Dept. Ecology (US) identified violations of state dangerous waste regulations for waste management

RICHLAND – The Washington Department of Ecology and the U.S. Department of Energy have signed an Agreed Order to improve waste management practices in central Hanford.

The order will also better align those practices with Ecology’s requirements to comply with state dangerous waste regulations at three operating facilities that manage hazardous and mixed hazardous and radioactive waste at Hanford.

The three facilities are the Central Waste Complex (CWC), Waste Receiving and Processing Facility (WRAP), and T Plant.

The Department of Energy agreed to a stipulated penalty of $261,000 and will not appeal the order. The department will pay $15,000 immediately, and Ecology will suspend the balance pending completion of corrective actions by the Department of Energy according to an agreed schedule.

Ecology identified violations of state dangerous waste regulations for waste management units during two inspections at WRAP and CWC in July 2011 and February 2012, respectively. The Department of Energy has agreed to address concerns identified at these facilities, as well as T Plant, which is operated together with CWC and WRAP.

“The Department of Energy is responsible for ensuring the safe storage of waste and compliance with the dangerous waste regulations,” said Ecology Nuclear Waste Program manager Jane Hedges. “The Department of Energy cooperated with Ecology staff to identify fixes for the violations and concerns, and has agreed to a schedule to implement the changes.”

The Agreed Order requires the Department of Energy to make a number of changes in how the agency manages mixed wastes at the three facilities. The changes include:

More immediate notification to Ecology when there are spills or other incidents.

Prompt response to incidents when they happen.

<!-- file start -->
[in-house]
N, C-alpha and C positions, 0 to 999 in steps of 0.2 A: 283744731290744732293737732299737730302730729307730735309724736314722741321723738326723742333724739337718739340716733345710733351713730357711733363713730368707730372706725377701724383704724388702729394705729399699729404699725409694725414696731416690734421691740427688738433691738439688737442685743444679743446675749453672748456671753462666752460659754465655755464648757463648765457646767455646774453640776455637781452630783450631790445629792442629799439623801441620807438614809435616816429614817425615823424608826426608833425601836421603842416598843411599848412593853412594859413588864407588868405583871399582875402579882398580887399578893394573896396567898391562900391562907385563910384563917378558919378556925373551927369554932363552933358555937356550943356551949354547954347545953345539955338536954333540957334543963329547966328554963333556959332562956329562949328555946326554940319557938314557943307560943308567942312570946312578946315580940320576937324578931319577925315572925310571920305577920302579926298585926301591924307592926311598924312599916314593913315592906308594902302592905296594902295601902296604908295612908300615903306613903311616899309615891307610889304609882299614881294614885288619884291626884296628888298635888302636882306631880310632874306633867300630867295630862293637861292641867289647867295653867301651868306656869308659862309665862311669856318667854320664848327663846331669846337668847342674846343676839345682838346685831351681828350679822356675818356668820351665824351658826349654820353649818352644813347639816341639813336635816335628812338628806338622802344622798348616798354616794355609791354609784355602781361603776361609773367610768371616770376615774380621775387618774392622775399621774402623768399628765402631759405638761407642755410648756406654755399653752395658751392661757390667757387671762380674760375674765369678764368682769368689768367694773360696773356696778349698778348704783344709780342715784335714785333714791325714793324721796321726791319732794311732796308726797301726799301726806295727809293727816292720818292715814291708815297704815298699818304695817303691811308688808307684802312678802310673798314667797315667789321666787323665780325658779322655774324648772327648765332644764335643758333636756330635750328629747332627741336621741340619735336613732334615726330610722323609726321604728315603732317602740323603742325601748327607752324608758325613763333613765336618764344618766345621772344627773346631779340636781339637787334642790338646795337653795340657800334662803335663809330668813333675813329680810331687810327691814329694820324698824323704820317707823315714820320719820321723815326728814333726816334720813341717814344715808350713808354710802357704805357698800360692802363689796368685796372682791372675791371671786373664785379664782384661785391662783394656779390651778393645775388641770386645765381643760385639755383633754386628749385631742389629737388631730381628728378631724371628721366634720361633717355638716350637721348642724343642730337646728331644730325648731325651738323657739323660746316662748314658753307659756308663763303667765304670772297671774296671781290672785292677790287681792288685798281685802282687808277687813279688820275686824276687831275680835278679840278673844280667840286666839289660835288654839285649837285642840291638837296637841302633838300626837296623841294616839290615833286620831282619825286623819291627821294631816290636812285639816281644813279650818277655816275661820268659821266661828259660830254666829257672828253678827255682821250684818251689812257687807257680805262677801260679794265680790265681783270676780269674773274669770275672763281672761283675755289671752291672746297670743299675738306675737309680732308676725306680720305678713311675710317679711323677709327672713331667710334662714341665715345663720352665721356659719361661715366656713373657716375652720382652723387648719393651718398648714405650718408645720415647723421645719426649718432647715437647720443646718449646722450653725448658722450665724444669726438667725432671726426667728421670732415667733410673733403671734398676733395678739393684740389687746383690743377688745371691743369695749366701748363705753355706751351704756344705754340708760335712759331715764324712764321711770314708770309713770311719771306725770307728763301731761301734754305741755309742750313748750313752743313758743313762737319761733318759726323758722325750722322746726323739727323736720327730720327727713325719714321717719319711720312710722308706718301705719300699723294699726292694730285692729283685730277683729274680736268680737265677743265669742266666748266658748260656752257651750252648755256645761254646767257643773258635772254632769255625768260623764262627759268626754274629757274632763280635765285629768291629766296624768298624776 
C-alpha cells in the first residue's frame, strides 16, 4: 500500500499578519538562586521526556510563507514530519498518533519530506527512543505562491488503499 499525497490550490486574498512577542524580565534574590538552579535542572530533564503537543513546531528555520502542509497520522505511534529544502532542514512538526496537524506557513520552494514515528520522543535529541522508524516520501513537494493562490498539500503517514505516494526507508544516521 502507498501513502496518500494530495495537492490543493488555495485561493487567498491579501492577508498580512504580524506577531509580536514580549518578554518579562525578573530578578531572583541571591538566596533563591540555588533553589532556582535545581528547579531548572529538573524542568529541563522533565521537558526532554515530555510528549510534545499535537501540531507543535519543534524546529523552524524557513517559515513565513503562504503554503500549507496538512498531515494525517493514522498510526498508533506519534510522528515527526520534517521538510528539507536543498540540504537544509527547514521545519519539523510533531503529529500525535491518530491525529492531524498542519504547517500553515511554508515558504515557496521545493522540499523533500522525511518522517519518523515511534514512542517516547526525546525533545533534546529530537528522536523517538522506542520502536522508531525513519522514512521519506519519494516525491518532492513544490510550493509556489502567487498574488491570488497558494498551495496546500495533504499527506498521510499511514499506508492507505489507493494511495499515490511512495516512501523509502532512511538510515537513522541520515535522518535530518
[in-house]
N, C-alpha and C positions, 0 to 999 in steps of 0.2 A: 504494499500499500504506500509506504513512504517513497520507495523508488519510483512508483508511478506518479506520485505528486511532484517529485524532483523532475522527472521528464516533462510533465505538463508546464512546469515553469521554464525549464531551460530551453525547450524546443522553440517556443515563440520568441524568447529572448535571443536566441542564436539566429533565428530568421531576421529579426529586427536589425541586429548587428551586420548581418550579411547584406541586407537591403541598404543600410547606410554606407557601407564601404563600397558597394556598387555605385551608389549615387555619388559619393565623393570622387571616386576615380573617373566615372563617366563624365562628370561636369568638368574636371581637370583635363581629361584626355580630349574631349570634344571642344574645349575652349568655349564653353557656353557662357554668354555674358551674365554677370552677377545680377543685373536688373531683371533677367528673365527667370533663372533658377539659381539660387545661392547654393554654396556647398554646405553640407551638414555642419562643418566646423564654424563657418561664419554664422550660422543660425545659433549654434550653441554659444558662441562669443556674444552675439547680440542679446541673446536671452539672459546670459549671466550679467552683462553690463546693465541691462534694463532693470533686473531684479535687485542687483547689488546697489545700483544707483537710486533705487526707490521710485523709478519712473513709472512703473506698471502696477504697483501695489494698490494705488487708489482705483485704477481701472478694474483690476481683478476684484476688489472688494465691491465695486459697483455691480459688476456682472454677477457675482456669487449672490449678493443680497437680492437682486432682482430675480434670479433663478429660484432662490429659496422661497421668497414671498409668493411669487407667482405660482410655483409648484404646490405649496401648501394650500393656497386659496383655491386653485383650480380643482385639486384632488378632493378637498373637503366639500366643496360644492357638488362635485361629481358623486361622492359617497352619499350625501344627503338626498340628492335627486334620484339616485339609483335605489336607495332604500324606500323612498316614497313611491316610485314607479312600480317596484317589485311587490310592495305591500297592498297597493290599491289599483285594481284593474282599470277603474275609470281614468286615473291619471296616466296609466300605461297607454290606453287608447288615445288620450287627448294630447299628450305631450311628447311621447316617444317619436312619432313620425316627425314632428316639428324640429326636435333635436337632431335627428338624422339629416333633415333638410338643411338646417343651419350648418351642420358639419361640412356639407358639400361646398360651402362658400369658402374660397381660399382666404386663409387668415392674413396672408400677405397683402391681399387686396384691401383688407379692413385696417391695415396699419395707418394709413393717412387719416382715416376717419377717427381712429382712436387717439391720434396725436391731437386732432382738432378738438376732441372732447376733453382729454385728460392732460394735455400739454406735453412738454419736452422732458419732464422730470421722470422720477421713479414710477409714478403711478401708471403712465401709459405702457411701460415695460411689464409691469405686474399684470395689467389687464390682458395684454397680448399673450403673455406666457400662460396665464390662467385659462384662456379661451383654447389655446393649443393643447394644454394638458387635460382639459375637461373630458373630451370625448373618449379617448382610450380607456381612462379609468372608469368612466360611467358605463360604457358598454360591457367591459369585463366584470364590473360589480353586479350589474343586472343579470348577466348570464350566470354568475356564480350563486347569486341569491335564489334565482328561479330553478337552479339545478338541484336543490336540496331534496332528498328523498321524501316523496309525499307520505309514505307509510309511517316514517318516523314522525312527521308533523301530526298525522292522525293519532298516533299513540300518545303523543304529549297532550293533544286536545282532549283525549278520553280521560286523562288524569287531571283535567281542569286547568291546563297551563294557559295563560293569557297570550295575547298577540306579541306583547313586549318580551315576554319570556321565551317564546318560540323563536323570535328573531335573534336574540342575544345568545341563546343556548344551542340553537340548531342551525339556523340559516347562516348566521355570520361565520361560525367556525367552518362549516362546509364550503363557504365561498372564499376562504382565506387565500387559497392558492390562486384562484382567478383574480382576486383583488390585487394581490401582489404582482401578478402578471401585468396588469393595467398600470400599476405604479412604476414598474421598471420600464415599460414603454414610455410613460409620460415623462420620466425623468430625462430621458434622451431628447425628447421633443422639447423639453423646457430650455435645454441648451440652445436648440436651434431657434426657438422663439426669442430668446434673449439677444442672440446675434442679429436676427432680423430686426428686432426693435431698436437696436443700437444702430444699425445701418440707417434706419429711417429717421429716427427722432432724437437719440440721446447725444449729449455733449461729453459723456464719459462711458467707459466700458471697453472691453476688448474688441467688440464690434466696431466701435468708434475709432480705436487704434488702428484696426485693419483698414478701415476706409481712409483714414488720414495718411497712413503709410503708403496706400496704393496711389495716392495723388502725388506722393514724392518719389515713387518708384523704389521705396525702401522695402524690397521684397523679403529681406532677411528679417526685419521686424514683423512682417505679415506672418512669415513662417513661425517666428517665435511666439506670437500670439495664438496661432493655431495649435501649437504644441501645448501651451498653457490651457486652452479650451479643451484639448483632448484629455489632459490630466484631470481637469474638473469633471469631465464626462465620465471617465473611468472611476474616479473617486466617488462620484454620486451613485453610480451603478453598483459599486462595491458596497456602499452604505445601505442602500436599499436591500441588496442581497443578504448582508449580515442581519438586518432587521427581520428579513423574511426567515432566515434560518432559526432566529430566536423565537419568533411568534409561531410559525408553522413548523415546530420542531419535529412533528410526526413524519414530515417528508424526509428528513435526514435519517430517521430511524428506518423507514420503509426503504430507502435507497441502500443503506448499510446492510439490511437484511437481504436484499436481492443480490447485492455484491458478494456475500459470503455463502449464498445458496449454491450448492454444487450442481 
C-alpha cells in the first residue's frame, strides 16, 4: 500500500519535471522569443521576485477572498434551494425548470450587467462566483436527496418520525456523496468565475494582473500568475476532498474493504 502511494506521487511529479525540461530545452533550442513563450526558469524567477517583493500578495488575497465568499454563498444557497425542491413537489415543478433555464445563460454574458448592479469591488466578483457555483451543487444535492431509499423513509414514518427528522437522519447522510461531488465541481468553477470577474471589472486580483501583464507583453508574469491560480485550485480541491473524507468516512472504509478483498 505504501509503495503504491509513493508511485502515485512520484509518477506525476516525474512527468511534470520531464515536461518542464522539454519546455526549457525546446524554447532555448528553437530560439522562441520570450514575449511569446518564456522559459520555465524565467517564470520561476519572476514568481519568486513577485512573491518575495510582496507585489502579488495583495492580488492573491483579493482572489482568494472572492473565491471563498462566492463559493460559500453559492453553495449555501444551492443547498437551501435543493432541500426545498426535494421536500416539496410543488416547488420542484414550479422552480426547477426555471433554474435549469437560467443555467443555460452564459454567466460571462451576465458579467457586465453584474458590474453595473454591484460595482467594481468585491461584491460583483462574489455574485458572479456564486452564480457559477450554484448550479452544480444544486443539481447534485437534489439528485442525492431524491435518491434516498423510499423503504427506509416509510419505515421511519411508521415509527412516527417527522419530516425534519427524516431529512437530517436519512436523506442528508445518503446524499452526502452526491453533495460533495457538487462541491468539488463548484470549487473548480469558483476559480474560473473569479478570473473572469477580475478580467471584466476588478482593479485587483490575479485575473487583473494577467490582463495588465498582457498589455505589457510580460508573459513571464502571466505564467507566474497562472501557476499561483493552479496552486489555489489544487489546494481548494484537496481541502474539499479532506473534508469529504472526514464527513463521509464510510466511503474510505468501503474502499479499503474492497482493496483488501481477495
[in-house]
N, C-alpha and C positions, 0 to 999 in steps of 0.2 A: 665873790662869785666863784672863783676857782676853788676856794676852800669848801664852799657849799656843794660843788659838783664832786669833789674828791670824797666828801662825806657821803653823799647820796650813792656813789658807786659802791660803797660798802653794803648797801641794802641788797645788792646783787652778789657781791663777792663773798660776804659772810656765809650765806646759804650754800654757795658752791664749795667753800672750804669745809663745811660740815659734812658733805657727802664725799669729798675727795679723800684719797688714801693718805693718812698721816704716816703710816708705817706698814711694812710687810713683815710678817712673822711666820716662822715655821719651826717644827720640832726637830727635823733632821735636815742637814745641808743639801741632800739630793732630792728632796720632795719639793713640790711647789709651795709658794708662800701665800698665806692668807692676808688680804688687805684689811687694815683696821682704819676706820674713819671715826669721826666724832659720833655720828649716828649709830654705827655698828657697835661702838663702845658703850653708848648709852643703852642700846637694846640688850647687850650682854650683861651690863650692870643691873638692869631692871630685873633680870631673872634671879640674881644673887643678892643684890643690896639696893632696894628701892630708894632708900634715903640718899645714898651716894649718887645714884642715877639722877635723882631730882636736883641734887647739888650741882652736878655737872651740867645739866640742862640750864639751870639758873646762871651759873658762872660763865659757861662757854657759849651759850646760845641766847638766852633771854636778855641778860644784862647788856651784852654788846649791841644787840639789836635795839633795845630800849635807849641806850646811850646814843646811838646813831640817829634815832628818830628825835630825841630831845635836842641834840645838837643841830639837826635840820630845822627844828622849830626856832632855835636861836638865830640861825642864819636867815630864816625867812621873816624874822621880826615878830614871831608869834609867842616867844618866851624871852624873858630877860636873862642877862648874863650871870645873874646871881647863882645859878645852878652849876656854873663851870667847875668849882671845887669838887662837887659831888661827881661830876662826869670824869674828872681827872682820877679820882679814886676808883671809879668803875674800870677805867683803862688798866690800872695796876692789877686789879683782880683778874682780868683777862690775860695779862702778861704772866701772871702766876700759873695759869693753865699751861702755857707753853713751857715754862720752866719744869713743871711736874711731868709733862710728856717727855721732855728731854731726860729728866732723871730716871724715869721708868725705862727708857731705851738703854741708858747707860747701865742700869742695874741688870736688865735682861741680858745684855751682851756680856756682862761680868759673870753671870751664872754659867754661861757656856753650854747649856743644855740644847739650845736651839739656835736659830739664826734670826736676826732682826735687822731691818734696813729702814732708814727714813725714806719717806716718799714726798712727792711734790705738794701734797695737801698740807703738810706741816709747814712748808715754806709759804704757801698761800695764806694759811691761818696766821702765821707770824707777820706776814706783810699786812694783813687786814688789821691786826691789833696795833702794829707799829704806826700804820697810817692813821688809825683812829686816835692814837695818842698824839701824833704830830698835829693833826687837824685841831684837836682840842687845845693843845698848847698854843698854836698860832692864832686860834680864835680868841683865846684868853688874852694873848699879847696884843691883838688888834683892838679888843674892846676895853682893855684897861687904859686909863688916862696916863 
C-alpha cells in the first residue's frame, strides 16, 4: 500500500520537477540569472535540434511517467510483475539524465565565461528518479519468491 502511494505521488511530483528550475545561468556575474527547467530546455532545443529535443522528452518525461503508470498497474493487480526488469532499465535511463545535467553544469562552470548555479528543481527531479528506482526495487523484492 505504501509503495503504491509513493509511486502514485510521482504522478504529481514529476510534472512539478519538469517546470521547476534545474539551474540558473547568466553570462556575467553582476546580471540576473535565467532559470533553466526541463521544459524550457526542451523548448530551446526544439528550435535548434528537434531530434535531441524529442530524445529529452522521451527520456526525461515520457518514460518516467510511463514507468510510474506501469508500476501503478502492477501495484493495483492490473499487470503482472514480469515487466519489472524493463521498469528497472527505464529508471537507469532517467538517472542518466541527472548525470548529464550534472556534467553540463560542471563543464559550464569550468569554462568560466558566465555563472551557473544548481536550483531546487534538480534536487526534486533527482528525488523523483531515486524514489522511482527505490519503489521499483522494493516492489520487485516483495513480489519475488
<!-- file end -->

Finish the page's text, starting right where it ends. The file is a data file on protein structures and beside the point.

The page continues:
Better reporting on the cause of violations and the corrective actions taken to prevent future incidents.

Changes in sampling and identifying the chemical nature of stored wastes.

Proper management of waste containers.

More frequent inspections covering more features of stored wastes and storage buildings.

The CWC facility is primarily used to store mixed waste. It has 300,000 square feet of storage, equal to about six football fields. Storage facilities include seven large buildings, 12 small buildings, 49 storage modules and six outdoor storage areas. Some of the waste at CWC is awaiting treatment prior to disposal elsewhere on the Hanford site or offsite to the Waste Isolation Pilot Plant (WIPP) near Carlsbad, N.M.

The WRAP facility is adjacent to the CWC and is used to repackage waste stored at CWC and other Hanford locations. It stores and treats mostly transuranic waste and transuranic mixed waste, but also handles hazardous chemical waste and low-level radioactive waste. WRAP is used for repackaging and treating wastes. Treatment methods include neutralization, compacting, absorbing free liquids and encapsulation.

T Plant was built in 1943 as Hanford’s original “canyon” building to extract plutonium from irradiated reactor fuel. The main building is the size of a cruise ship, with four stories above ground and three stories below ground. The facility is used to store mixed waste.

Found in The Daily Sun News  (USA)

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